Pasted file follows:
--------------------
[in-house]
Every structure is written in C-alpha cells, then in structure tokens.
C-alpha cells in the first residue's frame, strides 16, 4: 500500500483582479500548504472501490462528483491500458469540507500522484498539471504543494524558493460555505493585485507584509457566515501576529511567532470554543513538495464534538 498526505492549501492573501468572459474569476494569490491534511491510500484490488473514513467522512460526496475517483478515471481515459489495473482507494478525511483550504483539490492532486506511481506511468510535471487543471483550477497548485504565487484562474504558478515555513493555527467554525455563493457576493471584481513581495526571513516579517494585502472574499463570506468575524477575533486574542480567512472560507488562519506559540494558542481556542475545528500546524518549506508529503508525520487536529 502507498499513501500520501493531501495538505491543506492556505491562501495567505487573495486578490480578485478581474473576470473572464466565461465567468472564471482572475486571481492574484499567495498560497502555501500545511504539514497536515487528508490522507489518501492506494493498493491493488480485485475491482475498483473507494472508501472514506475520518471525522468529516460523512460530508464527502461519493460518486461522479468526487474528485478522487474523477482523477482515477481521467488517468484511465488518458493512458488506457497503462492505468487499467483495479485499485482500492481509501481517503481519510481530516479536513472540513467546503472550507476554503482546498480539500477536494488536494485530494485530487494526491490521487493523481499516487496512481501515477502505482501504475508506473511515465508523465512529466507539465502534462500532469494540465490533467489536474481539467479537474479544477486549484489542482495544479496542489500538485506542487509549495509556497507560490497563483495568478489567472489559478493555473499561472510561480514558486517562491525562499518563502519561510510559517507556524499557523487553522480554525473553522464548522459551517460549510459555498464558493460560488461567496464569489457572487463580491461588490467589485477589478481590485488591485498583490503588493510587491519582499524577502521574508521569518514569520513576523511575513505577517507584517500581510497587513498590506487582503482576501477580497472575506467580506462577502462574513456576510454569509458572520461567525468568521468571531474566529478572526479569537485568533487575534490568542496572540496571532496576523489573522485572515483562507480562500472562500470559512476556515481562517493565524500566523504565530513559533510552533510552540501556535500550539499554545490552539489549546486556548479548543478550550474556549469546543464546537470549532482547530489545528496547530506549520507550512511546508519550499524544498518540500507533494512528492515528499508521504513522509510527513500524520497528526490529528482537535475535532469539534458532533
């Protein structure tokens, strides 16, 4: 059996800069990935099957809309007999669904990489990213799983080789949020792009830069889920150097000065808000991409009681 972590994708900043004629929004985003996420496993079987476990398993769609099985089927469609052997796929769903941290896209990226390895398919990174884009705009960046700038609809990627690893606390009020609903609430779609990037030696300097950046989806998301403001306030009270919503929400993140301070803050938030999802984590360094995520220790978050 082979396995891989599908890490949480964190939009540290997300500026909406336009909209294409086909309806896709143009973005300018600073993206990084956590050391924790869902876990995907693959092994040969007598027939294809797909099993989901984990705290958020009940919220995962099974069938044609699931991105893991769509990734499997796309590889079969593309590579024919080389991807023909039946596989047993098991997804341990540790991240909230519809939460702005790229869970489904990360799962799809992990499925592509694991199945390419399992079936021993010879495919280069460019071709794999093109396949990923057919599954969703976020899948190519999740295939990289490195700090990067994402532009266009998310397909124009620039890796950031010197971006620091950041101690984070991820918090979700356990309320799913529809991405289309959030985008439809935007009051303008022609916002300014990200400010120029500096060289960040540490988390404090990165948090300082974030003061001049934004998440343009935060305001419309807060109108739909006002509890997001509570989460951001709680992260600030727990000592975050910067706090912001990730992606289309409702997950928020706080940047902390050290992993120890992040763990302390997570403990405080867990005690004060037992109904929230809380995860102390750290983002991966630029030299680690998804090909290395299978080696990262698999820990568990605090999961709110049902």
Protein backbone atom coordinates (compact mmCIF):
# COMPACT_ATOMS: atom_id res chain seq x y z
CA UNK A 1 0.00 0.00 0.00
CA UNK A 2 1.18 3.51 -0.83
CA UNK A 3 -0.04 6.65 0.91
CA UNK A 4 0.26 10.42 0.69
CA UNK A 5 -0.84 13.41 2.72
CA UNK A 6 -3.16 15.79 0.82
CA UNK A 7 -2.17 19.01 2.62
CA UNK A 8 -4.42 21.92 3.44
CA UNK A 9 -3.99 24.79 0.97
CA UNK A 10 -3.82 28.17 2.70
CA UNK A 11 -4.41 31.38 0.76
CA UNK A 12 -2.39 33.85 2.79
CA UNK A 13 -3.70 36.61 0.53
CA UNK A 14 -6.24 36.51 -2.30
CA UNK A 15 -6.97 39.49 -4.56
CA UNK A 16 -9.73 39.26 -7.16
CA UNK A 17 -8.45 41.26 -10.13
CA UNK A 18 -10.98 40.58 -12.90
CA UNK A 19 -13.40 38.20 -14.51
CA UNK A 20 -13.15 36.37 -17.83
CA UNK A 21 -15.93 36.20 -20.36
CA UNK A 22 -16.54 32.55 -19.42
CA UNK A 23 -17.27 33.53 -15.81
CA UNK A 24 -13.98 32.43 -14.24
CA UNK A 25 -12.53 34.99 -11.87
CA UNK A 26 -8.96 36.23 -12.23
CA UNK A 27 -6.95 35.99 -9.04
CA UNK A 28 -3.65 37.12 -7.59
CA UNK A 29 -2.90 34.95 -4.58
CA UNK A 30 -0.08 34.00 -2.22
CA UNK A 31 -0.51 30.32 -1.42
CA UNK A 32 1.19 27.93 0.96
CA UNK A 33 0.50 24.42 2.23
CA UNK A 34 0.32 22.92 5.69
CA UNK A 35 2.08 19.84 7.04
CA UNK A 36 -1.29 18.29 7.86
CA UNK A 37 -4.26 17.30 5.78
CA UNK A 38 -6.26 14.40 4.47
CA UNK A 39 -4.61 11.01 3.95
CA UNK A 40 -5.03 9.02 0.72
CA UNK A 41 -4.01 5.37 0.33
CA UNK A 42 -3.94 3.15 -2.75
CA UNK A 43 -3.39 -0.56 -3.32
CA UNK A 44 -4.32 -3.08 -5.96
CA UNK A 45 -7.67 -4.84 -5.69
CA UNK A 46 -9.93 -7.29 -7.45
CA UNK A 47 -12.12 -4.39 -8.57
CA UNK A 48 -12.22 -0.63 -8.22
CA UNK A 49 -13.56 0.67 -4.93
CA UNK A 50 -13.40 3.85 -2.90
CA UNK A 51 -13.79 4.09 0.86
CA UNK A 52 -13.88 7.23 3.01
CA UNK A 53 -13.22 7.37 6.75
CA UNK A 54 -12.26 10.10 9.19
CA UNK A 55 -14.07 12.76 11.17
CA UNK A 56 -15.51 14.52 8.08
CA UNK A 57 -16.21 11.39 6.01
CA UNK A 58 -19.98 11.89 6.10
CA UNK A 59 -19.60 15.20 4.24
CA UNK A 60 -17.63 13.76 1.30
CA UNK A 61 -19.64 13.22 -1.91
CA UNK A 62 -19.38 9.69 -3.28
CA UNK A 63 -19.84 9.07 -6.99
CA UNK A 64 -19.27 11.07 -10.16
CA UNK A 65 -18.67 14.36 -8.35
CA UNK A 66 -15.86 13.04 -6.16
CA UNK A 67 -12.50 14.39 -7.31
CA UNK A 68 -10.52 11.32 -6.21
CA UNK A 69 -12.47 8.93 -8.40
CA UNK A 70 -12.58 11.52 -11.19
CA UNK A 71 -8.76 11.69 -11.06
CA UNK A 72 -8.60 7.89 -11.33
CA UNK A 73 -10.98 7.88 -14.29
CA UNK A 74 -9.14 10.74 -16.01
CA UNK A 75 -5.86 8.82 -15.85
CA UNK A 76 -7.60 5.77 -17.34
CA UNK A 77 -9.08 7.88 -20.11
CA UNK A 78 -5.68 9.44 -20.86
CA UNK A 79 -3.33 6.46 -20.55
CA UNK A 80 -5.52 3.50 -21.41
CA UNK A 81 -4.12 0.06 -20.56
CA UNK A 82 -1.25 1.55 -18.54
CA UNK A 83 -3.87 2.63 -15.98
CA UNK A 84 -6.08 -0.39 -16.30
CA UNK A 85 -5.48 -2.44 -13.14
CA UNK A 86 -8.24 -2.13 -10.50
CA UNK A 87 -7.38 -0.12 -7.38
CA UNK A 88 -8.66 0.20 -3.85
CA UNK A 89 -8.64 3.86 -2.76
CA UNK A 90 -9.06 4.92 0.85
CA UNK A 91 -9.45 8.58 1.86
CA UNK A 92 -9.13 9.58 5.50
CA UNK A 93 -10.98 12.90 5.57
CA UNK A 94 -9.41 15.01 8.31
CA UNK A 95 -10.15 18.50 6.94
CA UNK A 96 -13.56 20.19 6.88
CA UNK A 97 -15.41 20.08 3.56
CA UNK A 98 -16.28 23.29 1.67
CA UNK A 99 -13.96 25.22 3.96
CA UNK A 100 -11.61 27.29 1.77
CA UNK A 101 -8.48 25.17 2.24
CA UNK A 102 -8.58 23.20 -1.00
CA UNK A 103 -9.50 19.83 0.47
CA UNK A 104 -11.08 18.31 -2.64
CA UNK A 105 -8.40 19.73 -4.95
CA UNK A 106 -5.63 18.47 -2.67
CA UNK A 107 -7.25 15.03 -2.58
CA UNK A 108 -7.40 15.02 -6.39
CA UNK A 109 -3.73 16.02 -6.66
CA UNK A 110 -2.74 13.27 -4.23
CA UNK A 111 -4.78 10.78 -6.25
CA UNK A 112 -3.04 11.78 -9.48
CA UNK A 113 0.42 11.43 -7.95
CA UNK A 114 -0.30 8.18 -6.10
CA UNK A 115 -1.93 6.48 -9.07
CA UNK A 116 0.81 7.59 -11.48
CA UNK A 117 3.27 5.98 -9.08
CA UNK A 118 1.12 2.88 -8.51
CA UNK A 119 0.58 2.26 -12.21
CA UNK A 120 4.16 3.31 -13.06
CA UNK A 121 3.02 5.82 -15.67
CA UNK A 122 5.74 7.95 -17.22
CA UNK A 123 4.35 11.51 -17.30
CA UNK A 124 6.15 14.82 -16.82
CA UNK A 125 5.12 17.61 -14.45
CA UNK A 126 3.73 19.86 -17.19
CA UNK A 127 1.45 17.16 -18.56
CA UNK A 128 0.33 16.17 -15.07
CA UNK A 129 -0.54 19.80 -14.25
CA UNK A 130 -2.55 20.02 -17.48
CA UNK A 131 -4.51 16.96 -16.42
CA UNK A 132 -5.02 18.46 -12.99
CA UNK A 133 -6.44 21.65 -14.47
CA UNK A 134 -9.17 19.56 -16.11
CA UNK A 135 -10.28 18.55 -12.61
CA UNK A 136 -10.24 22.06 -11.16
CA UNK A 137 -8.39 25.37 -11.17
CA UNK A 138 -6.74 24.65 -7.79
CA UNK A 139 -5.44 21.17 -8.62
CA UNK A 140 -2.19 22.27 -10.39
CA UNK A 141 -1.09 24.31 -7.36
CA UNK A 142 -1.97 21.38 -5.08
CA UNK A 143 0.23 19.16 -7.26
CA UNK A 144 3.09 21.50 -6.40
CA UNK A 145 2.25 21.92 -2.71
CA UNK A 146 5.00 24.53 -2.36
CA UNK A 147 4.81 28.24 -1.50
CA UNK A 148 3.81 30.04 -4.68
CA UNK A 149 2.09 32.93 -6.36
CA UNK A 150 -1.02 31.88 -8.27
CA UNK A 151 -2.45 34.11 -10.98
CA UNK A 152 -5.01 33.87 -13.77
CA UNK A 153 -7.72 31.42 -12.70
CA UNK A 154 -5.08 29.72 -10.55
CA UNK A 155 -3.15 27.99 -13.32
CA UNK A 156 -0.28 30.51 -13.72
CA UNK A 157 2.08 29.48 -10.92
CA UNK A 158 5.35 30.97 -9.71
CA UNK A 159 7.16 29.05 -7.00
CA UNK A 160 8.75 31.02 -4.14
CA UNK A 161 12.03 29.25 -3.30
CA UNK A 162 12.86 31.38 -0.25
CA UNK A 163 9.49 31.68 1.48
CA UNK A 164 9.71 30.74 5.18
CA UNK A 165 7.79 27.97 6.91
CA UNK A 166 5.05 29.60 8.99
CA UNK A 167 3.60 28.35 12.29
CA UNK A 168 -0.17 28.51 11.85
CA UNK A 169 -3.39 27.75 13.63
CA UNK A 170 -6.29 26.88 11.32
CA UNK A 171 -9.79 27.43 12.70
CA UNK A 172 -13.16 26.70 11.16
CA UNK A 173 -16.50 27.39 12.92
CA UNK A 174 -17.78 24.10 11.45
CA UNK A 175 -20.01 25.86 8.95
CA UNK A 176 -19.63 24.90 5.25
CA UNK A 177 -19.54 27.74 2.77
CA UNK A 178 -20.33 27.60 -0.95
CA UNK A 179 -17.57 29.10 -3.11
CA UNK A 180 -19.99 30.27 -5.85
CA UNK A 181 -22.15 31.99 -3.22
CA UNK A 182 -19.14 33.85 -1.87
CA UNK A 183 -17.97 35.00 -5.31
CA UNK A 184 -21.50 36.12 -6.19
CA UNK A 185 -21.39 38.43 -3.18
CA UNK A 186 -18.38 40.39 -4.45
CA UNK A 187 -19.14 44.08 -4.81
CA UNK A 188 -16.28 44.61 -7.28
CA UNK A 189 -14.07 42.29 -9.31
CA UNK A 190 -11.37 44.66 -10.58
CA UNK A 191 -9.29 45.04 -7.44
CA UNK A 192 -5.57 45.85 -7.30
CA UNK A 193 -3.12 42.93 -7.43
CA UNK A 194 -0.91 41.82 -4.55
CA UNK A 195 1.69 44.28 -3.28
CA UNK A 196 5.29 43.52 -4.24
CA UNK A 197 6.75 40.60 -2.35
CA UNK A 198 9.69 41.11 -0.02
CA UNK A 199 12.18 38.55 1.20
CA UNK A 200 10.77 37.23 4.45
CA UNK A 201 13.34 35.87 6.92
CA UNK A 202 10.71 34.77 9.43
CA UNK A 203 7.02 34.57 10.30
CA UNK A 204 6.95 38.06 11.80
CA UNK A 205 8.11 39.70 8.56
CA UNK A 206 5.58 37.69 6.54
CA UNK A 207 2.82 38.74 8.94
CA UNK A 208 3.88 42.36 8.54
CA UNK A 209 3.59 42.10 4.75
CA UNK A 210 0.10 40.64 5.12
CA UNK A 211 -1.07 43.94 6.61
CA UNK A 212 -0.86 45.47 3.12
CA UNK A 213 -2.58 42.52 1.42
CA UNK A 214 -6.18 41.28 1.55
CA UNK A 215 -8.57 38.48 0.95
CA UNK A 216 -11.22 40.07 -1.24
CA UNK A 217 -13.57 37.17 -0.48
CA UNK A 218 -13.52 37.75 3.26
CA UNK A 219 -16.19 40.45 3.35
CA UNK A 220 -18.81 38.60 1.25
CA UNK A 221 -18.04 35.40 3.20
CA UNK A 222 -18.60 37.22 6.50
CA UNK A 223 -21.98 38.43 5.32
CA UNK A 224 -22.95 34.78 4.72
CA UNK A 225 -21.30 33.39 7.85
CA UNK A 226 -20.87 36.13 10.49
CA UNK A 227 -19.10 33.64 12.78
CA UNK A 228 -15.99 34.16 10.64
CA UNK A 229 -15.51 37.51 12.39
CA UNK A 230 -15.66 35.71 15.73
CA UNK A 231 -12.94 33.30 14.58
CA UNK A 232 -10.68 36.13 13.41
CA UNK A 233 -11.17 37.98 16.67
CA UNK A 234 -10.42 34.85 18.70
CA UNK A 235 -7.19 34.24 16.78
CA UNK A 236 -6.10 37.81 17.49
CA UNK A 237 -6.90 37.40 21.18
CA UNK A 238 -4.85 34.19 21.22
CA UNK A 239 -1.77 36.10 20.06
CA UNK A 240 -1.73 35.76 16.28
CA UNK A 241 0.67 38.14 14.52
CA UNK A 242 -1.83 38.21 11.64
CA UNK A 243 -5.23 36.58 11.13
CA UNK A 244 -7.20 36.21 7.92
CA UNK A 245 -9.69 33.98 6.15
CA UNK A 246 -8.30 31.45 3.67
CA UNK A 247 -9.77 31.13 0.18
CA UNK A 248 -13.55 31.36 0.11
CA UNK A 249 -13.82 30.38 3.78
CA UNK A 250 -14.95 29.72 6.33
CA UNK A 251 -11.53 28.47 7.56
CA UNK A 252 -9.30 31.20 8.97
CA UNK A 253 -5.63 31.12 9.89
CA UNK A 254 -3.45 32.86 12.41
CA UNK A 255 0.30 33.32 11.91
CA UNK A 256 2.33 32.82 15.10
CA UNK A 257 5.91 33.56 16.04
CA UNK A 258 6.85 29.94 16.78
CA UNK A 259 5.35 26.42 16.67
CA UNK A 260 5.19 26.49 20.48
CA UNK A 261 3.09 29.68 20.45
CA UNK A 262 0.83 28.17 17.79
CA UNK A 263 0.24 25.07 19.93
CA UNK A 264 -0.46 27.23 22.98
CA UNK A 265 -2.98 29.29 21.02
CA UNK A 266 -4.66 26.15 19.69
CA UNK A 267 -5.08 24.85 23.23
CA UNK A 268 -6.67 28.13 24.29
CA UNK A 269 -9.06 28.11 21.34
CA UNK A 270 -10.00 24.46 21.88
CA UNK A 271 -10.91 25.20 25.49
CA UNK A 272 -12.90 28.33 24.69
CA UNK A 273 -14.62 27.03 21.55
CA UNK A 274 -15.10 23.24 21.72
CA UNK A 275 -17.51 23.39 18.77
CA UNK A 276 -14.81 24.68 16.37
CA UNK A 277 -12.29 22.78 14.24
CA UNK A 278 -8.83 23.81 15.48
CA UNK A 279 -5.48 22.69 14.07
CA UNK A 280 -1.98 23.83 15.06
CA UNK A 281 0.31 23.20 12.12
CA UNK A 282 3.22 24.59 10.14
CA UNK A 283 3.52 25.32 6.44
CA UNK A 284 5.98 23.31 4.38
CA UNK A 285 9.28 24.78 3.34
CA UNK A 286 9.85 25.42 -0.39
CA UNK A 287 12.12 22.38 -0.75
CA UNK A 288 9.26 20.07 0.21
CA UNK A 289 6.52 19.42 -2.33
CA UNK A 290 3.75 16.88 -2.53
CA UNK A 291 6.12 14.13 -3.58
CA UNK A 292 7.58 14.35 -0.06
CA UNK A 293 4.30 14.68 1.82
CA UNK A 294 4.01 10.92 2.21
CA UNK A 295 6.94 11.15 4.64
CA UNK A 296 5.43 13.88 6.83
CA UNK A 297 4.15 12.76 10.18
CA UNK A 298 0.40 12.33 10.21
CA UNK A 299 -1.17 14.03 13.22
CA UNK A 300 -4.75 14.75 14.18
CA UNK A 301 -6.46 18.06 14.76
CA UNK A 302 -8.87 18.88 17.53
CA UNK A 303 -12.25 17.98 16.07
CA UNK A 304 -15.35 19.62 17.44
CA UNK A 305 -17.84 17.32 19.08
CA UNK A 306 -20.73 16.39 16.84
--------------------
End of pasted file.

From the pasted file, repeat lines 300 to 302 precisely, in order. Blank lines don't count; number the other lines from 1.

CA UNK A 294 4.01 10.92 2.21
CA UNK A 295 6.94 11.15 4.64
CA UNK A 296 5.43 13.88 6.83